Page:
From startup incubators to entrepreneurs to civil activists, Pittsburgh is attracting a demographic I grew used to being surrounded by over the last 12 years in both Washington D.C. and Chicago. People who care more about making an impact rather than getting a promotion. People who volunteer alongside competitors and clients to advance a cause they believe in. People who go to as many networking events, conferences, and happy hours as they could just to be a part of the energy around them.

When I moved back here in August, my friends and colleagues all asked if I’d miss that feeling, that energy. They said that atmosphere doesn’t exist here because if you’re talented and ambitious, you know better than to stay in Pittsburgh. They said I’d miss that vibe and that I’d wish I didn’t move. They said Pittsburgh is where you go if you can’t hack it in a bigger city or when you’re ready to slow down and take it easy.

I want to prove them wrong.

Pittsburgh and other mid-size cities get a bad rap in the PR and marketing industry. “You need to be in NYC to get access to the media,” they say. “The most creative work comes out of the big agencies because they can afford the talent,” they say. There’s a hell of a lot of talent outside of New York and Chicago that tends to get lost because, paradoxically, PR people generally do an awful job at promoting themselves. Even in our own city, it’s the startups in the East End, or the CMU engineers, or the foodie restaurants that are opening up who get all the attention for the “new Pittsburgh.” Where’s the PR, advertising, and marketing community in all of that?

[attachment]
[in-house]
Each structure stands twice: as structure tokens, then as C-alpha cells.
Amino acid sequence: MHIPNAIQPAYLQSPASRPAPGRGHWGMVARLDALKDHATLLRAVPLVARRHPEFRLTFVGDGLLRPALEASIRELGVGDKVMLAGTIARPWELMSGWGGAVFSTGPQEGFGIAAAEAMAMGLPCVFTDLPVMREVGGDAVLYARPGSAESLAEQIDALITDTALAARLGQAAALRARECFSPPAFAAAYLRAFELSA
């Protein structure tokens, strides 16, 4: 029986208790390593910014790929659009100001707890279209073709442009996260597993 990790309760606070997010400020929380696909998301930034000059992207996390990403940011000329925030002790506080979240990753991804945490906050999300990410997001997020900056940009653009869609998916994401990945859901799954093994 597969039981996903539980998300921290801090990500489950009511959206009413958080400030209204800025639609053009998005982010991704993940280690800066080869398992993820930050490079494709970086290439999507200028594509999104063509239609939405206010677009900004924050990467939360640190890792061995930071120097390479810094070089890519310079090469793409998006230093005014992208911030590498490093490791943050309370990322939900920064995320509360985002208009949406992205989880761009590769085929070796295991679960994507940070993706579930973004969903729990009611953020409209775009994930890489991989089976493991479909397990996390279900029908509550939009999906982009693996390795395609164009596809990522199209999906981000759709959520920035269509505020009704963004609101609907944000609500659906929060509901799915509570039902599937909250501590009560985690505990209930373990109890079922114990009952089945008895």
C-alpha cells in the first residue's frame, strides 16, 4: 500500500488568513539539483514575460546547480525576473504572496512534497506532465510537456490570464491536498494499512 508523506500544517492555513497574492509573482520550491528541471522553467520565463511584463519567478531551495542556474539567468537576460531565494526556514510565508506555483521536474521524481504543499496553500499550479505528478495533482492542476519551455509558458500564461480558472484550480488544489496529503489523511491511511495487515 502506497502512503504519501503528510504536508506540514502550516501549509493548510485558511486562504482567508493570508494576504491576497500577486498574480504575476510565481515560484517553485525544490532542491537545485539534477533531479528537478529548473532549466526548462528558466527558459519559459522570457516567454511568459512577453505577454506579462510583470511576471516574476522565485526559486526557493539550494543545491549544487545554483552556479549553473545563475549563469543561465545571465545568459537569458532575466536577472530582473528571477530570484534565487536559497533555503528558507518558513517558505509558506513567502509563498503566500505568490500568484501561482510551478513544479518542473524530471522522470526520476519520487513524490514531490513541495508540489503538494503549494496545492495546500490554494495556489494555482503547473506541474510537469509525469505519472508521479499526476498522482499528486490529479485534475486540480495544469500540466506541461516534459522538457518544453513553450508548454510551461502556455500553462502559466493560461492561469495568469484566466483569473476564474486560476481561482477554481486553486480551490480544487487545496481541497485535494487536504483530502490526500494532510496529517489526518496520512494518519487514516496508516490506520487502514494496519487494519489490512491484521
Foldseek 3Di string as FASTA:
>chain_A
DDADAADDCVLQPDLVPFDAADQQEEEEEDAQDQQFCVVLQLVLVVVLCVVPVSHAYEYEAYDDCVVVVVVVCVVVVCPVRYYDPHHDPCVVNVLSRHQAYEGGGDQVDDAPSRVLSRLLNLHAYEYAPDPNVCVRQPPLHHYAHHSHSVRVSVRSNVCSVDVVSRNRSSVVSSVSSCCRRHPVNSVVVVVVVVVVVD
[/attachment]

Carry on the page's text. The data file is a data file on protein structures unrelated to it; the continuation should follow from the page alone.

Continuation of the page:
I want to show them that we’ve got some cool things up our sleeves too.

And I think there’s a whole lot people here in the Pittsburgh PR community who feel the same way. Whether it’s the wonderful team that I have at my agency or the enthusiastic PRSA Pittsburgh Board members or the people I met last night at the PRSA Pittsburgh Renaissance Awards, I’ve seen that ambition and desire to make an impact, to be at the tip of the spear of something big. The potential is there.

This year, let’s show the rest of this city and the country what we’ve got here.

Let’s commit to never saying “because that’s how things have been done before.”

Let’s do a better job at educating the people in our organization about the value we bring.

Let’s collaborate and come together more often (virtually and physically) to learn from and push each other to do big things.

Let’s think bigger.